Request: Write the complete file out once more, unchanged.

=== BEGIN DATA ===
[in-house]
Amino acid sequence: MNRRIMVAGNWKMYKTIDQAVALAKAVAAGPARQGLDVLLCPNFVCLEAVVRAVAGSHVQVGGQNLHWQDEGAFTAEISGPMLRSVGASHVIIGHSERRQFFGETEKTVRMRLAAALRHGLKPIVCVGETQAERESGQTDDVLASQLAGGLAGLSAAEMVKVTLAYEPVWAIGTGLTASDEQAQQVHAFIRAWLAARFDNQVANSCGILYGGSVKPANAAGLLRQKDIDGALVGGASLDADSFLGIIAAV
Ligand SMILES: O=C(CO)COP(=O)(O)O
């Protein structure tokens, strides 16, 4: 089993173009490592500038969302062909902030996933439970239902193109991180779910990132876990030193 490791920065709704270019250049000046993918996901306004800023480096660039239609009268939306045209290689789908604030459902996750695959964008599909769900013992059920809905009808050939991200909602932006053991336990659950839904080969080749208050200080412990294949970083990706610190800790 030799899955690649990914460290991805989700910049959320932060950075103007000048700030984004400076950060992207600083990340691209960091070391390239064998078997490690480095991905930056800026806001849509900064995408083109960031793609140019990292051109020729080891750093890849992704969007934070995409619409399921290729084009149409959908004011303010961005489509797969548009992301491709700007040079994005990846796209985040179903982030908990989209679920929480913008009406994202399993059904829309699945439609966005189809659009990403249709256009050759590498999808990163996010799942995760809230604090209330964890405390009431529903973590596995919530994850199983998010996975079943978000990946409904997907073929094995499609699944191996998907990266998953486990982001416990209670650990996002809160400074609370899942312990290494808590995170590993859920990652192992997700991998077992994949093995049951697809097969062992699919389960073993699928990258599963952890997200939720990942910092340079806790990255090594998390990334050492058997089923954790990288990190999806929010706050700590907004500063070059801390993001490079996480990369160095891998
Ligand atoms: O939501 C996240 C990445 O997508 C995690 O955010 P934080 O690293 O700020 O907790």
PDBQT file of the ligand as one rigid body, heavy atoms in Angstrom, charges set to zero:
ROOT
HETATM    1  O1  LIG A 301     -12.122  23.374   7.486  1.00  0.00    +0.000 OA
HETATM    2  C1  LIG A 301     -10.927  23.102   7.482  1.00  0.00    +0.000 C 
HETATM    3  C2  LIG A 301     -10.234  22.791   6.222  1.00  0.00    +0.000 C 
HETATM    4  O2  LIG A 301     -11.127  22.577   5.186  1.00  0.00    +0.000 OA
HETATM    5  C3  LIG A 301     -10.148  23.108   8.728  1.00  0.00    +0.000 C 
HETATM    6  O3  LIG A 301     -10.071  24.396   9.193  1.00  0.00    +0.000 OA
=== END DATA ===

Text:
[in-house]
Amino acid sequence: MNRRIMVAGNWKMYKTIDQAVALAKAVAAGPARQGLDVLLCPNFVCLEAVVRAVAGSHVQVGGQNLHWQDEGAFTAEISGPMLRSVGASHVIIGHSERRQFFGETEKTVRMRLAAALRHGLKPIVCVGETQAERESGQTDDVLASQLAGGLAGLSAAEMVKVTLAYEPVWAIGTGLTASDEQAQQVHAFIRAWLAARFDNQVANSCGILYGGSVKPANAAGLLRQKDIDGALVGGASLDADSFLGIIAAV
Ligand SMILES: O=C(CO)COP(=O)(O)O
């Protein structure tokens, strides 16, 4: 089993173009490592500038969302062909902030996933439970239902193109991180779910990132876990030193 490791920065709704270019250049000046993918996901306004800023480096660039239609009268939306045209290689789908604030459902996750695959964008599909769900013992059920809905009808050939991200909602932006053991336990659950839904080969080749208050200080412990294949970083990706610190800790 030799899955690649990914460290991805989700910049959320932060950075103007000048700030984004400076950060992207600083990340691209960091070391390239064998078997490690480095991905930056800026806001849509900064995408083109960031793609140019990292051109020729080891750093890849992704969007934070995409619409399921290729084009149409959908004011303010961005489509797969548009992301491709700007040079994005990846796209985040179903982030908990989209679920929480913008009406994202399993059904829309699945439609966005189809659009990403249709256009050759590498999808990163996010799942995760809230604090209330964890405390009431529903973590596995919530994850199983998010996975079943978000990946409904997907073929094995499609699944191996998907990266998953486990982001416990209670650990996002809160400074609370899942312990290494808590995170590993859920990652192992997700991998077992994949093995049951697809097969062992699919389960073993699928990258599963952890997200939720990942910092340079806790990255090594998390990334050492058997089923954790990288990190999806929010706050700590907004500063070059801390993001490079996480990369160095891998
Ligand atoms: O939501 C996240 C990445 O997508 C995690 O955010 P934080 O690293 O700020 O907790």
PDBQT file of the ligand as one rigid body, heavy atoms in Angstrom, charges set to zero:
ROOT
HETATM    1  O1  LIG A 301     -12.122  23.374   7.486  1.00  0.00    +0.000 OA
HETATM    2  C1  LIG A 301     -10.927  23.102   7.482  1.00  0.00    +0.000 C 
HETATM    3  C2  LIG A 301     -10.234  22.791   6.222  1.00  0.00    +0.000 C 
HETATM    4  O2  LIG A 301     -11.127  22.577   5.186  1.00  0.00    +0.000 OA
HETATM    5  C3  LIG A 301     -10.148  23.108   8.728  1.00  0.00    +0.000 C 
HETATM    6  O3  LIG A 301     -10.071  24.396   9.193  1.00  0.00    +0.000 OA